Agnes King was a young woman of great energy and, from the reminiscences of her grandchildren, of a harsh and rather dictatorial character. (When this characteristic showed up occasionally in descendants, it was always attributed to this inheritance). From the time of this marriage, a new energy and thrift were given to Seneca's fortunes. His new wife made him give up 200 acres of his land and devote himself to improvement of the remaining 200. His property in Dutchess county was sold and after payments of old debts on that place, there was only $500 left to pay on the land in South Danby.

In 1825 Seneca build a frame house reputed to have been of virgin white pine without a knot in it. It burned down shortly thereafter and a second one was built on the site. This house was still standing in 1844. Soon after it must have pretty well collapsed and fallen in as it is visible on a topographic air photo taken in 1844, but does not appear on the 1849 edition of the map. On the property were also a silo and corn crib next to the barn, and west of the house were several small buildings: a smoke house for curing ham, an ice house, and a soap house with large iron kettle.

Seneca was elected Justice of the Peace and regularly re-elected until his death. In 1812, he was appointed Ensign of the 95th Regiment of the New York militia, and five years later promoted to Captain. Later, on the death of the Colonel, he was offered the colonelcy of the regiment, but Agnes would not allow him to accept the command, evidently thinking he had enough to do at home.

In 1827, Seneca was confronted by a serious lawsuit. General Van Wyck gradually formed a dislike for his agent in Danby. The two had maintained close business relations for twenty years, but their characters were wholly unlike. Seneca was a kind-hearted, rather easy-going man, not very prompt in doing business. He had a habit of putting off disagreeable tasks. General Van Wyck insisted on the new settlers living up to the letter of their agreements, and if their payments fell the least in arrears, he kept writing to his agent to have them ejected at once from their holdings. The latter was unwilling to proceed to such hard measures against his neighbors.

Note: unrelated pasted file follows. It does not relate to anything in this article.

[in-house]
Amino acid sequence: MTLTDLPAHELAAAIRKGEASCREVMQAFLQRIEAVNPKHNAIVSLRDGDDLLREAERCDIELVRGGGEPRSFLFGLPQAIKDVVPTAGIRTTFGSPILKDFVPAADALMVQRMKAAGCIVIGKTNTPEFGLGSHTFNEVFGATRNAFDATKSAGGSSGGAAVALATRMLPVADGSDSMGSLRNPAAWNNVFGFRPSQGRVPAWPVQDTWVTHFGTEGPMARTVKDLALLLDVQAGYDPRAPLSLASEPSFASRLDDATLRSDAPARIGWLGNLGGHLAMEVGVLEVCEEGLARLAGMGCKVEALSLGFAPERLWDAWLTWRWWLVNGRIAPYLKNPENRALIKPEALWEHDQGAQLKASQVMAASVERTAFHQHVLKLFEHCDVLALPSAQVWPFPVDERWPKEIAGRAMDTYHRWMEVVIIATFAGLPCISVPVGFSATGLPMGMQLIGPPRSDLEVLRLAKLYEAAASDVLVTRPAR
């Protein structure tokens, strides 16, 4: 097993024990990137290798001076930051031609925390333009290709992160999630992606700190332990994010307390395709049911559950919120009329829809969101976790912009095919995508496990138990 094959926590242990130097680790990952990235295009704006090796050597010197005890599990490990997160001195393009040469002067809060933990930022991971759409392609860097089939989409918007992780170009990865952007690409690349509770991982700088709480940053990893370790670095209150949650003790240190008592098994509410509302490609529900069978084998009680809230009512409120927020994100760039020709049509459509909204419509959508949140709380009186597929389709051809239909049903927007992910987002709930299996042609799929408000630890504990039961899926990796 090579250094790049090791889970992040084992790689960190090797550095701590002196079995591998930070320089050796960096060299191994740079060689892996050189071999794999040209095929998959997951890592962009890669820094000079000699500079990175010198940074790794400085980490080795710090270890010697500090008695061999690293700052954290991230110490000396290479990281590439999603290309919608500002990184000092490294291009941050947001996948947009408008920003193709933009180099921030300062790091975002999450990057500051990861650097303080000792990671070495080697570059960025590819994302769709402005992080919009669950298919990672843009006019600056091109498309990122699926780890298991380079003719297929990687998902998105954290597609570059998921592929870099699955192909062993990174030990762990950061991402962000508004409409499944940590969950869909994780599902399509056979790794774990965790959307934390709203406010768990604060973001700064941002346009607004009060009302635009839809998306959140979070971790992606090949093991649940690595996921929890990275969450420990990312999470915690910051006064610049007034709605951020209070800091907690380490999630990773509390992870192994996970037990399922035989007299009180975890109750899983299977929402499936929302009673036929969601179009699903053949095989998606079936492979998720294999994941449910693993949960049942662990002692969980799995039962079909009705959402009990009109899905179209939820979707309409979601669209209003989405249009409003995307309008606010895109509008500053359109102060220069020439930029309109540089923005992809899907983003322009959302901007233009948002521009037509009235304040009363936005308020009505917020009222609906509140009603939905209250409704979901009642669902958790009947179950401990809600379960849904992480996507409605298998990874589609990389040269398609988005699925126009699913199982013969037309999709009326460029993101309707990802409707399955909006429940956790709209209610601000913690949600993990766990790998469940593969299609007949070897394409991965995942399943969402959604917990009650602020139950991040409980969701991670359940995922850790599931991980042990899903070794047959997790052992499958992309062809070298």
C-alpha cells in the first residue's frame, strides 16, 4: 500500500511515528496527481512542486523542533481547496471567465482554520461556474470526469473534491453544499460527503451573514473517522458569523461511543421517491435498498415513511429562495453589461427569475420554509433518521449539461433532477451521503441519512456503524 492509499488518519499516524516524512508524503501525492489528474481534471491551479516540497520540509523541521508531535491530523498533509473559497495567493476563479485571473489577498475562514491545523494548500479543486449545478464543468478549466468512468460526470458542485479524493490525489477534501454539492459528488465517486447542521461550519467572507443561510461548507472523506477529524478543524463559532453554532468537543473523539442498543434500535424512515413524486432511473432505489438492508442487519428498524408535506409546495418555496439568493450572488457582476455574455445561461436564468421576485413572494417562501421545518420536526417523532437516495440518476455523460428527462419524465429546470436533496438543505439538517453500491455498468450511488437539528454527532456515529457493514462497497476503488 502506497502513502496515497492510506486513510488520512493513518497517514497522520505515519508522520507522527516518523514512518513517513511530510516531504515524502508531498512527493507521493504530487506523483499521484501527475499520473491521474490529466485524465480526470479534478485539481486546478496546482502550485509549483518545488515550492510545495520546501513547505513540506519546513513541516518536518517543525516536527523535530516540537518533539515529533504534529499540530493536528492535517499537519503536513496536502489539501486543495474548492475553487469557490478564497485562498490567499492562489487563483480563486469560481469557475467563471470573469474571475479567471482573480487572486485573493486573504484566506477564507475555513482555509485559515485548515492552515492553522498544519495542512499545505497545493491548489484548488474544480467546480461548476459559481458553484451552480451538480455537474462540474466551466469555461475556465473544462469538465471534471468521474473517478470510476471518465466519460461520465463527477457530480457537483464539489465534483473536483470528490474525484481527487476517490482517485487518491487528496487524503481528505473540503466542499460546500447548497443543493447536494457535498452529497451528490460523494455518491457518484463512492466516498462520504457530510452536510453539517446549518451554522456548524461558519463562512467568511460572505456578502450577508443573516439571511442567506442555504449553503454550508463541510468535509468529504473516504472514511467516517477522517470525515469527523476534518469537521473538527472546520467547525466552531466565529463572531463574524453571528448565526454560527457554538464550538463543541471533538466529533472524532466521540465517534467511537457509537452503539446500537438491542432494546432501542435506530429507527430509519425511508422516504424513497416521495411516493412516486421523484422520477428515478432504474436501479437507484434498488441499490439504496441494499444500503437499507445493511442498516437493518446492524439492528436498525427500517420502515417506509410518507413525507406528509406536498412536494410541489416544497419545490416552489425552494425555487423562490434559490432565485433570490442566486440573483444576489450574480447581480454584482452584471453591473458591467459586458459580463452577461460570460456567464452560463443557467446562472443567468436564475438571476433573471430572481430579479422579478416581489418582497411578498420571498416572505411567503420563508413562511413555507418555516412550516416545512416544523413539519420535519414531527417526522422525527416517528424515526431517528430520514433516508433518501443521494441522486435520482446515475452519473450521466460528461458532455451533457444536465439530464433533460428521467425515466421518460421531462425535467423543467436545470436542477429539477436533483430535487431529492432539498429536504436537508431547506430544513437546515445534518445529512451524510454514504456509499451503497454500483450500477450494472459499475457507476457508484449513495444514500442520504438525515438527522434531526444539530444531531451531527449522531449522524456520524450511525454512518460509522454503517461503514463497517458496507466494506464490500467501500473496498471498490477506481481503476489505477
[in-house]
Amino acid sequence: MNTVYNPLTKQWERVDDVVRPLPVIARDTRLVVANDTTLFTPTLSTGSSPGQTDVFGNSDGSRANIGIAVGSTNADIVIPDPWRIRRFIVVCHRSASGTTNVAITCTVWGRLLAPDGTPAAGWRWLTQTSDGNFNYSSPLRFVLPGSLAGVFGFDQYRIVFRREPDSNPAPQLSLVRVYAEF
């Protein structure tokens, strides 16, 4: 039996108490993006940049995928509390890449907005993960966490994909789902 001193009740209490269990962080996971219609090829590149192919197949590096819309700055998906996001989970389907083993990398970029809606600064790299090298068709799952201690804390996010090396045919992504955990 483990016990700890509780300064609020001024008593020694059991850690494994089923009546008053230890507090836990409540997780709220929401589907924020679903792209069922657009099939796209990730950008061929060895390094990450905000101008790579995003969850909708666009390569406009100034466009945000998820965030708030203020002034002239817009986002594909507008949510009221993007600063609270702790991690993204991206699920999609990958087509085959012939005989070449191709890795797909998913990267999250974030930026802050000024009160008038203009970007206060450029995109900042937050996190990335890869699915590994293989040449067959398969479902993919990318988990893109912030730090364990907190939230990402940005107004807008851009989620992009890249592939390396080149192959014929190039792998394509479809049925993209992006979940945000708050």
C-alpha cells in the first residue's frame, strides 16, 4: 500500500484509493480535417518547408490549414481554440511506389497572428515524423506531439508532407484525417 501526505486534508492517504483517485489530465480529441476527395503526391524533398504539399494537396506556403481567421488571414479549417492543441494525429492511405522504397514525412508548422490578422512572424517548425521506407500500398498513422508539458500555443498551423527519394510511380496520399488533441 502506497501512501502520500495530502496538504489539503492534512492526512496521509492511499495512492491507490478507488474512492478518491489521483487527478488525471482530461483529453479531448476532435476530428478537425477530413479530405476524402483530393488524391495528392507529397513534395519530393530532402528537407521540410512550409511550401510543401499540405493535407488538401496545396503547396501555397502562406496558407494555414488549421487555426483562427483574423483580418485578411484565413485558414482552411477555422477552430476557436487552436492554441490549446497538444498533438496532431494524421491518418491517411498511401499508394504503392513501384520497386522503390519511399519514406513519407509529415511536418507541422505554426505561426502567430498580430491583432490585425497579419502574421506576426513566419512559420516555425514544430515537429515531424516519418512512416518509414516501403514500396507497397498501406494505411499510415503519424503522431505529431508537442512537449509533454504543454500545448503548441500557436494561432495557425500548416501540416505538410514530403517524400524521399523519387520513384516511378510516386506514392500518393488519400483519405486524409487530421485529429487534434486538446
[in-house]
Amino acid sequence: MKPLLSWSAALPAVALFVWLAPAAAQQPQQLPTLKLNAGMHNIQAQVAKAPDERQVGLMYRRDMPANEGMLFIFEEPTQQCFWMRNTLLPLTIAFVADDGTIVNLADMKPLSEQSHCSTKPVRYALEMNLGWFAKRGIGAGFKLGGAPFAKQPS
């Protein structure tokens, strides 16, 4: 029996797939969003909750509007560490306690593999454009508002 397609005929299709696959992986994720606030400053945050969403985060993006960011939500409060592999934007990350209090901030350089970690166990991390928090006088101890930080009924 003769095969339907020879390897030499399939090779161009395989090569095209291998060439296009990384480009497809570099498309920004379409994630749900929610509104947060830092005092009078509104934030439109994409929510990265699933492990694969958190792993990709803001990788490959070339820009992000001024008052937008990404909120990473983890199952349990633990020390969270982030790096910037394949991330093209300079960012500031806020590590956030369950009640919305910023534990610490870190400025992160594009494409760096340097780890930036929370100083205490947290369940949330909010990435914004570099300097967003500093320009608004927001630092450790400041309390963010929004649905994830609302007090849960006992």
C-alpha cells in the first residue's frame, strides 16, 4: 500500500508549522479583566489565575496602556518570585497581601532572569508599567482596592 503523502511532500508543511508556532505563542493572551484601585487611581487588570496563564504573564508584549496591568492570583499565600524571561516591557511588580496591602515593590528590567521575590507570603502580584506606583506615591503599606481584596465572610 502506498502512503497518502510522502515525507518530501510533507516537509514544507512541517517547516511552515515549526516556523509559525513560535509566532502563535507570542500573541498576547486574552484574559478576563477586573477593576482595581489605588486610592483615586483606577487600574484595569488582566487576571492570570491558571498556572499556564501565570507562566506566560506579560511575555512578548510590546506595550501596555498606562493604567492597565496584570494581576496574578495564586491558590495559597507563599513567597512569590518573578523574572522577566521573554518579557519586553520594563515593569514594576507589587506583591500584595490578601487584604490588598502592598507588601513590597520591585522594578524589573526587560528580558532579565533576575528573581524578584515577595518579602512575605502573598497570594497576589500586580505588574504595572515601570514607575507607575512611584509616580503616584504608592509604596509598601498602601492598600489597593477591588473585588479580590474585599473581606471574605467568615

Thus, partly because of this, as well as because Seneca had not made any further payments on his own land since coming out to Danby, General Van Wyck in 1824 revoked Seneca's power of attorney and appointed another man as agent. He also charged Seneca with poor management and dishonesty; but it was not until 1827 that he brought suite against him in the State Supreme court for $800.00, a sum he claimed owing for lands sold by Howland during the latter's agency.

Seneca brought a counter claim against Van Wyck for $1,000 for improvements made on the latter's land, for taxes paid and surveys made thereon and for his own commission of 4% on lands sold. The counter claims were finally left to three referees, who decided that "John B. Van Wyck was indebted to Seneca Howland in the sum of $158.36" thus vindicating the latter from any charge of dishonesty.

But the pressure of the law suite, together with Van Wyck's demand for final payment for his farm, forced Seneca in July of 1827, to borrow $600 for which he gave a mortgage on his land. Four years later, at the time of his death, one-half of this mortgage had been paid off; but it was not until several years later that the remainder of the debt was discharged.

In 1829 Seneca was siezed with a lameness in the knee which soon developed into what was then called a "white swelling" (later known at tuberculosis of the bone). This was treated by two local doctors, but their treatments were unavailing, and a "capping" of the swelling, it was said, scattered the disease into all parts of the body. He died 26 July 1834 in South Danby, Tompkins County, New York and is buried in the "Old Episcopal South Danby Cemetery".

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Ernie Miles